For Immediate Release
AMES, Iowa – The ProBeef ’07 Conference at Iowa State University kicked off Wednesday, drawing more than 170 people from around the world.
The conference brings together agricultural scientists and producers to discuss the global influence of ethanol on the beef industry today and in the future. The conference started Wednesday and ends Friday.
Thirteen states and three countries – Brazil, Argentina and Japan – are represented at the conference. The largest foreign contingency comes from Brazil, which has 41 people attending the conference. Eight are from Argentina, and two are from Japan.
Stan Bull, deputy assistant to the secretary of the U.S. Department of Energy, delivered the keynote address at 7 p.m. Wednesday during the banquet. Earlier Wednesday, two sessions were conducted that focused on the global and domestic ethanol industry.
Remaining sessions include:
Thursday, Sept. 6
--8:30-10 a.m.: “Corn and Feed Grain Outlook: Enough to Go Around?” by Patrick Westhoff, of the Food and Agriculture Policy Research Institute; “Economic Outlook for the U.S. Beef Industry,” by John Lawrence, director of the Iowa Beef Center at Iowa State University
--10:30-noon: “Ruminant Digestion and Metabolism with Emphasis on Co-Products,” by John Newbold, director of the Provimi Research and Innovation Centre; “Characteristics of Corn Co-Products and Feeding Applications for Feedlot Cattle,” by Galen Erickson, beef feedlot extension specialist with the University of Nebraska
--1:30-3 p.m.: “Environmental Considerations Feeding Co-Products,” by Allen Trenkle, Charles F. Curtiss distinguished professor in agriculture at Iowa State University; “Kinetics of Marbling in Cattle,” by Robbi Pritchard, distinguished professor in ruminant nutrition at South Dakota State University
--3:30-5 p.m.: “Effects of Corn Byproducts on Carcass Characteristics of Cattle and New Technologies in Corn Hybrids for the Ethanol Industry,” by Fred Owens, Pioneer Hi-Bred International Inc.; “Corn Byproducts in Cow Diets, Heifer Development and Backgrounding Diets, and Storage and Handling Issues for the Cow-Calf Producer,” by Rick Rasby, beef specialist for the University of Nebraska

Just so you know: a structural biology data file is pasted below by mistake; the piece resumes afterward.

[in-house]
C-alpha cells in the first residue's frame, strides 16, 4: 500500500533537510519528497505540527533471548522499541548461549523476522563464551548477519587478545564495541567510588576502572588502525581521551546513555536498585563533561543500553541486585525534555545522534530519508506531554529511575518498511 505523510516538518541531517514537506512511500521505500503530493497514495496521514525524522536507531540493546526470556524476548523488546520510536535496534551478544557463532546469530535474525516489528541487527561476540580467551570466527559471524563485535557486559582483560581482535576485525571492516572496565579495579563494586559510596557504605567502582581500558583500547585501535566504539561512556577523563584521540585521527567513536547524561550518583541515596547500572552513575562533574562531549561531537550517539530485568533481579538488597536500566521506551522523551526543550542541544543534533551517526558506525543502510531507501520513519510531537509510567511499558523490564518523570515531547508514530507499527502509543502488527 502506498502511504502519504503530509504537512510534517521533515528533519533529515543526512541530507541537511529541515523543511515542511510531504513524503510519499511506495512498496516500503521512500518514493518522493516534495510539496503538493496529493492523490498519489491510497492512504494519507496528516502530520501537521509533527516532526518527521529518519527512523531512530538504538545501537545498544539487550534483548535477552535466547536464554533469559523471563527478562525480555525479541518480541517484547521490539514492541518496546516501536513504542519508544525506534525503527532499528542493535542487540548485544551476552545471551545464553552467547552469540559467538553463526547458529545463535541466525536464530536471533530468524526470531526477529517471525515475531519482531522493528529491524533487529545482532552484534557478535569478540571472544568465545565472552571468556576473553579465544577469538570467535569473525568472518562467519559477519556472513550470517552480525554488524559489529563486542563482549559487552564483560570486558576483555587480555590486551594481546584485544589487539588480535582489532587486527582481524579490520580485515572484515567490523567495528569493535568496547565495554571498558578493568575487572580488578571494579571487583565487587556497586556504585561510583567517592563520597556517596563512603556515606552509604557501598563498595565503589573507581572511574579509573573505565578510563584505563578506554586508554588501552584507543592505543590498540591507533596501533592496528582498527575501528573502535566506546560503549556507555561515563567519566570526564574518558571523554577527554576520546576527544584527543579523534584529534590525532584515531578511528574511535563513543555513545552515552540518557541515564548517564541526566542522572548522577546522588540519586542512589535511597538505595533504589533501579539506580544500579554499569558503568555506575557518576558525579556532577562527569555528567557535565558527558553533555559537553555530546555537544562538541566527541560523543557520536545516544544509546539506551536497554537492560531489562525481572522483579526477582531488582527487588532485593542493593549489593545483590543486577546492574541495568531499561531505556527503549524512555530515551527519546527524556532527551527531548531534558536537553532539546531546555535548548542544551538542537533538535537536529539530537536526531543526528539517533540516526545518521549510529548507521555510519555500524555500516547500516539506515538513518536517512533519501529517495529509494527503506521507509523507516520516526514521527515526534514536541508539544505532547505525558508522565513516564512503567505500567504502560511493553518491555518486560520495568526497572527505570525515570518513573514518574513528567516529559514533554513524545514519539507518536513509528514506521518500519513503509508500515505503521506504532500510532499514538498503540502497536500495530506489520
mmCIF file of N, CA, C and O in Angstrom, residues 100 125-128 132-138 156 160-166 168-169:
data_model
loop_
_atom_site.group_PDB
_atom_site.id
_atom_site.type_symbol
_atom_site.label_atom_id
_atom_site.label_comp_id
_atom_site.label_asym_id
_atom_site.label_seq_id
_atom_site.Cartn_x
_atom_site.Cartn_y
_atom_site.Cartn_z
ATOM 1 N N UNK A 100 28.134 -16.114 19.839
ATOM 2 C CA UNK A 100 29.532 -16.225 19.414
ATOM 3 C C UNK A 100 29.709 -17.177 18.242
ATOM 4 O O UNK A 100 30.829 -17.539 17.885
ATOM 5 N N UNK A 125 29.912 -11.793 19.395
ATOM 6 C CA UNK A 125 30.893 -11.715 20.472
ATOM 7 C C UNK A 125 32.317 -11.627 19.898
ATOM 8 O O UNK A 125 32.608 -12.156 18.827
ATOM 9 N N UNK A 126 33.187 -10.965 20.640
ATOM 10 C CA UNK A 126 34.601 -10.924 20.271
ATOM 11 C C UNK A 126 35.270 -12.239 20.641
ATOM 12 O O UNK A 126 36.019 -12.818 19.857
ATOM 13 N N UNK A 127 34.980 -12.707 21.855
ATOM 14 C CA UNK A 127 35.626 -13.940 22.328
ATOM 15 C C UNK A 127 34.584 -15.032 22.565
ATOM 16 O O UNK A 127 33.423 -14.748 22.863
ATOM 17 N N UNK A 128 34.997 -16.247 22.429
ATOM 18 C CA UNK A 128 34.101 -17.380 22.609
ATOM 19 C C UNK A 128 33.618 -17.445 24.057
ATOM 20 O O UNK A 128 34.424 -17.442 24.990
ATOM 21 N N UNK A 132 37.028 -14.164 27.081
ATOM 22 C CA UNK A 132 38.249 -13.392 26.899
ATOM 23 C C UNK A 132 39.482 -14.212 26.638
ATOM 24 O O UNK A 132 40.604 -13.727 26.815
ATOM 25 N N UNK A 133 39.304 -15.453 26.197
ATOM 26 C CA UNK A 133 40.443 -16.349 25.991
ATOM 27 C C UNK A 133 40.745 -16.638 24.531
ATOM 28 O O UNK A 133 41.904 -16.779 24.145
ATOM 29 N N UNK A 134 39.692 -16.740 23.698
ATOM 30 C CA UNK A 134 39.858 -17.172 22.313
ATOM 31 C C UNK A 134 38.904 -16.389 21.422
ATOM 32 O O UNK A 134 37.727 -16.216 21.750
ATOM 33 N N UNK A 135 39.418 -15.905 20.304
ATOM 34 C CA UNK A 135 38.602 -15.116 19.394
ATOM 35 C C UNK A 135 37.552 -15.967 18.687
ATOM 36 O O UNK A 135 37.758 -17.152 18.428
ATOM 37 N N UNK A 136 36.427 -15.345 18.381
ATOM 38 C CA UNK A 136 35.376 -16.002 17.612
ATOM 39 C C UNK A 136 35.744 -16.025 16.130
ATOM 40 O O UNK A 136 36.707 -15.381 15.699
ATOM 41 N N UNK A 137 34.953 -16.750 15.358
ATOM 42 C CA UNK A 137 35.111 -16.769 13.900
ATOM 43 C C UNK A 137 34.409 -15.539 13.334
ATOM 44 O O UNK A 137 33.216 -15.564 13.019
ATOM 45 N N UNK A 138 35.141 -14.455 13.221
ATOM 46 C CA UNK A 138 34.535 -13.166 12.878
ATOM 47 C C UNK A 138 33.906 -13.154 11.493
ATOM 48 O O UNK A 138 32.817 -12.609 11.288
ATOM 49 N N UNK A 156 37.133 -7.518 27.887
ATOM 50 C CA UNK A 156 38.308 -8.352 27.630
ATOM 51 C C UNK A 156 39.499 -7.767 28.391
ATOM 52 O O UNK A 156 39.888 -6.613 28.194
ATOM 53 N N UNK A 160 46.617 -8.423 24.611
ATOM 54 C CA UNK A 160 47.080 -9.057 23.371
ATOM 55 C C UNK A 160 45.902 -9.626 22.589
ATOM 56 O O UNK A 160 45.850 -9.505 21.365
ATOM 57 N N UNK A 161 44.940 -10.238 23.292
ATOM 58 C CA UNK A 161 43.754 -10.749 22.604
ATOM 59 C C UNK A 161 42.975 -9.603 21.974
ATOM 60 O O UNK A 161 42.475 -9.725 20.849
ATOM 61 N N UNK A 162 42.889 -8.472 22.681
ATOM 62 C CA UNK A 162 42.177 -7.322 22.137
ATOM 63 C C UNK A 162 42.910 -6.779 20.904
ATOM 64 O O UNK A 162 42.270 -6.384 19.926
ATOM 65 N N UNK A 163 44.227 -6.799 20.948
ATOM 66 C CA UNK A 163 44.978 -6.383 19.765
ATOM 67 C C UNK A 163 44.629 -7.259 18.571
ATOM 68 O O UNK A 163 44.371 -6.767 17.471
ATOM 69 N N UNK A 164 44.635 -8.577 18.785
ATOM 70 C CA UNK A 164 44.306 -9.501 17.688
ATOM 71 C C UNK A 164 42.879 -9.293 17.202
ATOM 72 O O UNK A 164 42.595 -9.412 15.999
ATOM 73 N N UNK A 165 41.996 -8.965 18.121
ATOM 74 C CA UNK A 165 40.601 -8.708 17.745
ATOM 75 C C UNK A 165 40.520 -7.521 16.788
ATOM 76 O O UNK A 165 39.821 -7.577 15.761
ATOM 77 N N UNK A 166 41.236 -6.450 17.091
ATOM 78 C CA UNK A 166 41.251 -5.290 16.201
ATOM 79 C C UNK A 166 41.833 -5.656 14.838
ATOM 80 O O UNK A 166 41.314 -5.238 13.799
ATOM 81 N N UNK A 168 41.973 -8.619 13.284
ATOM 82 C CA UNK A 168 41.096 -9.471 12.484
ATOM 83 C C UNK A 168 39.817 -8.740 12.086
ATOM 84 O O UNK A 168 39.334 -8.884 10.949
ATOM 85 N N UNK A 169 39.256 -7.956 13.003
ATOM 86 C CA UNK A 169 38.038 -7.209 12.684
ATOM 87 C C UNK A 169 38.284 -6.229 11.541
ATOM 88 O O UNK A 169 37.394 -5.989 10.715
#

Friday, Sept. 7
8 a.m. to noon: Tours, departing at 8 a.m. from the Gateway Hotel and Conference in Ames, 2100 Green Hills Drive. The first stop is the Biomass Energy CONversion facility (BECON) in Nevada; the second stop is Lincolnway Energy Corp. near Nevada, and the last stop is the Couser Cattle Co. north of Nevada.
Vigortone Ag Products, a division of North American Nutrition Companies, Provimi, is the main sponsor of the conference. Iowa State University Extension and the Iowa Beef Center at Iowa State University are contributing sponsors.
For more information about the tours and conference, visit www.iowabeefcenter.org and click on the ProBeef link.
The Iowa Beef Center was formed in 1996 by a legislative mandate with the goal to support the growth and vitality of the beef cattle industry in the state. It links ISU Extension, research and education to directly help Iowa’s beef producers and allied industries.
Nancy Foster, communications specialist, Iowa Beef Center, (515) 294-9124,